We will remember a number of special socialising events: a trip to the smallest pub in England with Caroline;  a meal for 13 at Dave and Maggie’s – especially the Squid stew;  a night out in Manchester with Nikki and Malc – and being asked to leave a Manchester pub at 11.00 as they were closing;  several drinks with great Merseyside friends in the Ship and Mitre in Liverpool – though unfortunately the dreaded “lergy” seemed to have afflicted a couple of people before we arrived meaning they missed out;  a visit to Steve and Mary in their brilliant new away from it all abode in Wales; nights in Winterley eating great Steak cooked by Chris and John and saying cheerio to Sue and Steve who were moving to Parga and time spent with Andrea, David, Fiona and Martin [oh yes and a certain Irish show champion and her other animal friends] .

It was also great to be able to meet up with John who had shared our first leg from Liverpool to Ireland, though unfortunately, at the end of our stay, we were greatly saddened by the death of his dad Brian who we had visited in Arklow and who had recently undergone a serious heart operation.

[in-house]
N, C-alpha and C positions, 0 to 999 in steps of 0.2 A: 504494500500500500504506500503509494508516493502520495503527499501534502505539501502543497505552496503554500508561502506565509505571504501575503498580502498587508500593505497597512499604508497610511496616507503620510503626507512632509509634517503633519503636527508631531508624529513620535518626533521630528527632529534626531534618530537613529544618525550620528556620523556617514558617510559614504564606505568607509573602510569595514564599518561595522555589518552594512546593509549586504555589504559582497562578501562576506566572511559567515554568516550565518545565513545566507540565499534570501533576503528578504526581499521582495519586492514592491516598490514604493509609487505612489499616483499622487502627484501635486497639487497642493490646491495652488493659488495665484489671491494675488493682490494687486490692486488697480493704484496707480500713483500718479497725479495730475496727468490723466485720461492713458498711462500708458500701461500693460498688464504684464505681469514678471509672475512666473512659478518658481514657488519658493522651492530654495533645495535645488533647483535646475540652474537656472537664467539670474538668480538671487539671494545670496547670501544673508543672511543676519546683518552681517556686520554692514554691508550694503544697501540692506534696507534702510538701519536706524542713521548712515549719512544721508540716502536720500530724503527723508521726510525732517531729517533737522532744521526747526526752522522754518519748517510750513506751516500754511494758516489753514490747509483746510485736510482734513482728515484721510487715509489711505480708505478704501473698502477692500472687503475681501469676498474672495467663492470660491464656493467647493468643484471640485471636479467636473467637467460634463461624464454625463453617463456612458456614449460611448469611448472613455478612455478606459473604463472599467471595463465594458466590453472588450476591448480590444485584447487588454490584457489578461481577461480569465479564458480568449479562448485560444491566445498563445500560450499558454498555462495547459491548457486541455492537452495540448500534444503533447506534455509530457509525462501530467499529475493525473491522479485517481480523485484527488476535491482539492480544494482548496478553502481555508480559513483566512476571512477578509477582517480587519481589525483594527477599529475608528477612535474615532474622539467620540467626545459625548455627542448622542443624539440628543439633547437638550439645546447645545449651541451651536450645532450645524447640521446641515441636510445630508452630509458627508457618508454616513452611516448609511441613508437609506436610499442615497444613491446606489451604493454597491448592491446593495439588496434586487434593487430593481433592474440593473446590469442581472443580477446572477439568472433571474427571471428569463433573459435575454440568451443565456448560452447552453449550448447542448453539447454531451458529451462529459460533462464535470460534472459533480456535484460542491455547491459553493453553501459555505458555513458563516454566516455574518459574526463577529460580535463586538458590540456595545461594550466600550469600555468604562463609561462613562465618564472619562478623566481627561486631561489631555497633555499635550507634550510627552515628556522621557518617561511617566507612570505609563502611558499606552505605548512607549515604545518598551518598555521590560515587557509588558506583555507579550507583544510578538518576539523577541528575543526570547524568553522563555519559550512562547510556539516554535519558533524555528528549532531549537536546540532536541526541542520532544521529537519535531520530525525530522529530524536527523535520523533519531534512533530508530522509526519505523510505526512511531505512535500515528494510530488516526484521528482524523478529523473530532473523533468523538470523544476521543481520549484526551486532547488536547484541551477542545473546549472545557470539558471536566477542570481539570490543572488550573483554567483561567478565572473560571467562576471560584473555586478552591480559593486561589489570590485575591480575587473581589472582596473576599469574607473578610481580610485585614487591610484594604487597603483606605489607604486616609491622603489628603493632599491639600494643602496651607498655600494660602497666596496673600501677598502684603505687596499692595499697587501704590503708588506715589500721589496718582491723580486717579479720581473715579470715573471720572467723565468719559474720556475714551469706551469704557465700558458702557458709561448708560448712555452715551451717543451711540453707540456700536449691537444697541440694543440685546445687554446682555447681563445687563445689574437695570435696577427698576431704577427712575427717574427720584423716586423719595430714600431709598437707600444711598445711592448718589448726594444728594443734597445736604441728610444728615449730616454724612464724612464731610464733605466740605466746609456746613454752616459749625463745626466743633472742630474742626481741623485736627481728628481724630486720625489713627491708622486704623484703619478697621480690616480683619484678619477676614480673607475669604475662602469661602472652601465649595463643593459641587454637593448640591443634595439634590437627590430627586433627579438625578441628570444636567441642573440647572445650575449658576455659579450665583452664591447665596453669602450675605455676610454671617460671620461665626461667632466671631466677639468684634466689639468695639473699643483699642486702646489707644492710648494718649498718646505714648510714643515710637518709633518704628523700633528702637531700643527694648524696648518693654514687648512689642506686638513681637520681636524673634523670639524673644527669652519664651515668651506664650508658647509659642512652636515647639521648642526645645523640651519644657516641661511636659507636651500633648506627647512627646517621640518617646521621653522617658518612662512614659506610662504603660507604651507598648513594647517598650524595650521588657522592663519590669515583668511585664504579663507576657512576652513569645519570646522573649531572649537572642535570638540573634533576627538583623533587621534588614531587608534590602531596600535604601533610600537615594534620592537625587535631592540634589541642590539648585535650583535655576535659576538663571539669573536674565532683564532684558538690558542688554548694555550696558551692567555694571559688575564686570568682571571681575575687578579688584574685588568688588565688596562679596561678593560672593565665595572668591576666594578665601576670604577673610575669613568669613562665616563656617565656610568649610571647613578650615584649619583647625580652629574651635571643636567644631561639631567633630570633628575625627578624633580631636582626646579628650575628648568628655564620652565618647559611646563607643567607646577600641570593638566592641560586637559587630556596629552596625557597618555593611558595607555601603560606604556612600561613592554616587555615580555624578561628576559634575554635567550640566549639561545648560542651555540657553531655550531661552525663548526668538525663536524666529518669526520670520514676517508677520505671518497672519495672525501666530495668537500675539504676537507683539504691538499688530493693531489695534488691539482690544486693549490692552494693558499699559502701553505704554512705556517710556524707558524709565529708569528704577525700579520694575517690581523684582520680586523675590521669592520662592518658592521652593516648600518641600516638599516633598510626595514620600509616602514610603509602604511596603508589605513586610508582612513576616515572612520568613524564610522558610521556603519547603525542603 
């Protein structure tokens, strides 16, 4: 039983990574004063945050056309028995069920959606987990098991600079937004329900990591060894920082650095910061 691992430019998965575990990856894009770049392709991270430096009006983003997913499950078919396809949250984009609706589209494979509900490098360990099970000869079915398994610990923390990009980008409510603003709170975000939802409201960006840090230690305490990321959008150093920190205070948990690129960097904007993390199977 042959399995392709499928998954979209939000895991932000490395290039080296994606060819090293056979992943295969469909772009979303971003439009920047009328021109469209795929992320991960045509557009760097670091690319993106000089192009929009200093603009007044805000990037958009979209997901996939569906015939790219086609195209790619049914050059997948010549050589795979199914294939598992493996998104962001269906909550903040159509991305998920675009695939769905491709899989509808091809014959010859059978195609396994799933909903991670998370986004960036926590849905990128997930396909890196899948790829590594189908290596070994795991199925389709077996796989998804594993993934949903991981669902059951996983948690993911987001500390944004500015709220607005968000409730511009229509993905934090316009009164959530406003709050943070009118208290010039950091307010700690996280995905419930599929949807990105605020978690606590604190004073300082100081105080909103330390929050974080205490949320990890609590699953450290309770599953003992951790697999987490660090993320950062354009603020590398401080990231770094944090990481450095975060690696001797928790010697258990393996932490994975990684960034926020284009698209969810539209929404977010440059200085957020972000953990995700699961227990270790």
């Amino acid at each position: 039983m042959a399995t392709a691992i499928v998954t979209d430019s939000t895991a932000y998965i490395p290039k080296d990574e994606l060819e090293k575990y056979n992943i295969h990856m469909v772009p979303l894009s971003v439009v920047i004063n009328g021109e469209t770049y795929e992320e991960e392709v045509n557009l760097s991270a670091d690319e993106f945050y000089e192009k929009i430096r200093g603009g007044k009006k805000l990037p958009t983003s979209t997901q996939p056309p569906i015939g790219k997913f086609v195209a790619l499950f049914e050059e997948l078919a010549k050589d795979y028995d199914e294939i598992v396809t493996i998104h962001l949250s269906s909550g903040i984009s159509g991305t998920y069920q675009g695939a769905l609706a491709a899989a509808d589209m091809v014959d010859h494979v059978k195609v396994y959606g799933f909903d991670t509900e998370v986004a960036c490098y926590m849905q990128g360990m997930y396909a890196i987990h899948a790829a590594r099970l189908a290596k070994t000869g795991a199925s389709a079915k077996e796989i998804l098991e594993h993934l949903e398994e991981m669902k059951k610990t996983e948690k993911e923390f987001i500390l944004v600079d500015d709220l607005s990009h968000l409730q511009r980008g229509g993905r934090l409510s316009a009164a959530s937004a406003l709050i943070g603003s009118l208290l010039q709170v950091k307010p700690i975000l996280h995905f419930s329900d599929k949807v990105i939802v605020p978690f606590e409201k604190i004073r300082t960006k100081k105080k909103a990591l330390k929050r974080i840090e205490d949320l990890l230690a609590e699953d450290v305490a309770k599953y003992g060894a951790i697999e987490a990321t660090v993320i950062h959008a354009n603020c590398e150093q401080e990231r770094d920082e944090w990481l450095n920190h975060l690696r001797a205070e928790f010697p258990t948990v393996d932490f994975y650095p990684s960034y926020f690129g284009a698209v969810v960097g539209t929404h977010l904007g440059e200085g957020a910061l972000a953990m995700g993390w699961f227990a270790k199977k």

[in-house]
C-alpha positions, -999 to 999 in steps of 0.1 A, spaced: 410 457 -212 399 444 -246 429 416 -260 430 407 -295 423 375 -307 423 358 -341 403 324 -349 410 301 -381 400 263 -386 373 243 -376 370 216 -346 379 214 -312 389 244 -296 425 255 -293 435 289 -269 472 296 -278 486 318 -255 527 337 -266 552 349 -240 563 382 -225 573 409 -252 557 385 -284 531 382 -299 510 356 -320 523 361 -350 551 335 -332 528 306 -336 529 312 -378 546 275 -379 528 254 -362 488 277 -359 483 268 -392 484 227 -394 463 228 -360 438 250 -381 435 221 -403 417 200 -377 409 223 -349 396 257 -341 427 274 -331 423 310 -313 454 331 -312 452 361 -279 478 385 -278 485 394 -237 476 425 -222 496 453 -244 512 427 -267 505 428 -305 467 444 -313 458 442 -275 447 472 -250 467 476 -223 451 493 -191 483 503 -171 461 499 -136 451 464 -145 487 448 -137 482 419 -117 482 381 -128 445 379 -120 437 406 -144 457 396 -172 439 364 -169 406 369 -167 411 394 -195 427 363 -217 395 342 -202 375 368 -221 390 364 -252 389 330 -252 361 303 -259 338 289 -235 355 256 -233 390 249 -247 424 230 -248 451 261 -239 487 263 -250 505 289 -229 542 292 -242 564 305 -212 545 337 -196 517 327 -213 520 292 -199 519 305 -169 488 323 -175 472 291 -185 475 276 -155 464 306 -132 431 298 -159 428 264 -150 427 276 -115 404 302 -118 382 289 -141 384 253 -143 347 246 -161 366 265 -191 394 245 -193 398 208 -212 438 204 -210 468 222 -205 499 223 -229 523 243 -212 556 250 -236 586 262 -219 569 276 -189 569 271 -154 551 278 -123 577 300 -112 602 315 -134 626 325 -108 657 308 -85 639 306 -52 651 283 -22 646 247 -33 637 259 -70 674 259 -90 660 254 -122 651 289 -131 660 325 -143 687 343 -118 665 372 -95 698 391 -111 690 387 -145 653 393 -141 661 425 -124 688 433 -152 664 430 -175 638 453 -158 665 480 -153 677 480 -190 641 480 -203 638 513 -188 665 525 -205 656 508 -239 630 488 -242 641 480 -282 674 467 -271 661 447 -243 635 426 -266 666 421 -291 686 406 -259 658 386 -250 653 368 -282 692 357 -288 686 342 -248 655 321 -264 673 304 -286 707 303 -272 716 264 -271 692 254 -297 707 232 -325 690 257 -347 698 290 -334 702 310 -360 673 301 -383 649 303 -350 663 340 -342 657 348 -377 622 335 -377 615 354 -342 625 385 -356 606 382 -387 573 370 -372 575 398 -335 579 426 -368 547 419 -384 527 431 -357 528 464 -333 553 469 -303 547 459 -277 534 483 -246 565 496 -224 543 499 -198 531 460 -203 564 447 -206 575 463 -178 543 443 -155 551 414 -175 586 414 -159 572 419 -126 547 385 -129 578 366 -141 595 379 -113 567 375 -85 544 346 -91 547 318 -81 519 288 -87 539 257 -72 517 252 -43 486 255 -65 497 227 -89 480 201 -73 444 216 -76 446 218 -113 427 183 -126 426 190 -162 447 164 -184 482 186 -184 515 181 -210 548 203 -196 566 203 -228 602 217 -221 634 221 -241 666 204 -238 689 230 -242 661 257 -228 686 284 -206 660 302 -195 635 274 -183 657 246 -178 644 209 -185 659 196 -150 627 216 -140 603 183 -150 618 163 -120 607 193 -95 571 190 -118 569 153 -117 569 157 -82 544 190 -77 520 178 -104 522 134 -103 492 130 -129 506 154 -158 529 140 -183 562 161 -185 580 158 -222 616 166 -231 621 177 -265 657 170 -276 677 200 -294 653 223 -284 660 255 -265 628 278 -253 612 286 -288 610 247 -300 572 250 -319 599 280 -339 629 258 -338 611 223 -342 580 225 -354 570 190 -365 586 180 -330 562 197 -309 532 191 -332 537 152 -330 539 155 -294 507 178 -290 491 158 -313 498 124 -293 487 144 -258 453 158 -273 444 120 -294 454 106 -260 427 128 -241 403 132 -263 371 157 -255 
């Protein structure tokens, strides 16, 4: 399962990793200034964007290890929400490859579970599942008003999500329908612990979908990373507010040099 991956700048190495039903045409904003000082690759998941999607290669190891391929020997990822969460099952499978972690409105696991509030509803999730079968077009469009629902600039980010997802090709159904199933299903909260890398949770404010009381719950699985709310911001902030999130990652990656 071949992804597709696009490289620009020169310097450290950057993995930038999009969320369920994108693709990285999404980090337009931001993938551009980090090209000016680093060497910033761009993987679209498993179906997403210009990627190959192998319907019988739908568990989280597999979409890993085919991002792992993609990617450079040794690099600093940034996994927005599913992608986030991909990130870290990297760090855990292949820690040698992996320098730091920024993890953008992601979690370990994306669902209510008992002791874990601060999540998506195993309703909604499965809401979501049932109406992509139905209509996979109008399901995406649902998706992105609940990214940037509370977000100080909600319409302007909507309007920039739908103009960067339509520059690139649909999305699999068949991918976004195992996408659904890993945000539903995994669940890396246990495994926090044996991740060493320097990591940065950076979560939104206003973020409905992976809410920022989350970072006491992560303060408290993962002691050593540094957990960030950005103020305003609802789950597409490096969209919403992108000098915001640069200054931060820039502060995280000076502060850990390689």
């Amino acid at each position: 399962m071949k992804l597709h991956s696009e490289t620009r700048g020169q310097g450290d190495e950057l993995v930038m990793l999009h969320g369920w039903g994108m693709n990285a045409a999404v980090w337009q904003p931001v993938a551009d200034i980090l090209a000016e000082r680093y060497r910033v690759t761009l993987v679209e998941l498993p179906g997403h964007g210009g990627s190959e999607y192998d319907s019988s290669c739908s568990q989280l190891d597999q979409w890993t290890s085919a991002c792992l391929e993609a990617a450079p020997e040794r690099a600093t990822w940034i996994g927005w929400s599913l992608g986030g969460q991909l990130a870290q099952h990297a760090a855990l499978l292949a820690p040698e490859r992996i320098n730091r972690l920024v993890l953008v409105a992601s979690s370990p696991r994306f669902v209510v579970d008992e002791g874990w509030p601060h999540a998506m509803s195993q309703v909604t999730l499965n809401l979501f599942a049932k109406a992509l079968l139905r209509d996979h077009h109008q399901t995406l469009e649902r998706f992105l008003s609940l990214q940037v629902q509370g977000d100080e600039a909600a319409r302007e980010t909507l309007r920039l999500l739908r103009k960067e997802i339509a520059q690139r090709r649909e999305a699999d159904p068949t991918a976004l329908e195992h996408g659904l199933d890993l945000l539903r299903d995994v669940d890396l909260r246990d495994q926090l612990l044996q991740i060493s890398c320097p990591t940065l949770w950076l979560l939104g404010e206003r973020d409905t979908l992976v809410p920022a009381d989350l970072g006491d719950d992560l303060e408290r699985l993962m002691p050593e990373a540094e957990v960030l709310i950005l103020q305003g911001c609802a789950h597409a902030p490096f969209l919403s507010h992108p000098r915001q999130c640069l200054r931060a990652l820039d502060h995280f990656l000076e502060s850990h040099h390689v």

And so, that brings us back to the present – here once more on La Gomera, preparing for the next major leg of the journey to the Caribbean via the Cape Verde islands. We will let you know………

 

Permanent link to this article: http://www.sigasiga.co.uk/2011/10/27/family-and-friends-in-the-canaries-and-england/

1 comment

    • Steve & Gill on October 28, 2011 at 1:35 pm
    • Reply

    Hi Mike & Clair,

    Sorry we didn’t catch up with you but hopefully Nikki and Malc passed on our best wishes. All the best for the crossing and enjoy your time in Cape Verde. We had a great week there a couple of years ago, including some sailing. We’re heading out to Gran Canaria in a week or so to watch the ARC leave (and attend a few of the parties in the run up). Will be thinking of you. All the best Steve & Gill.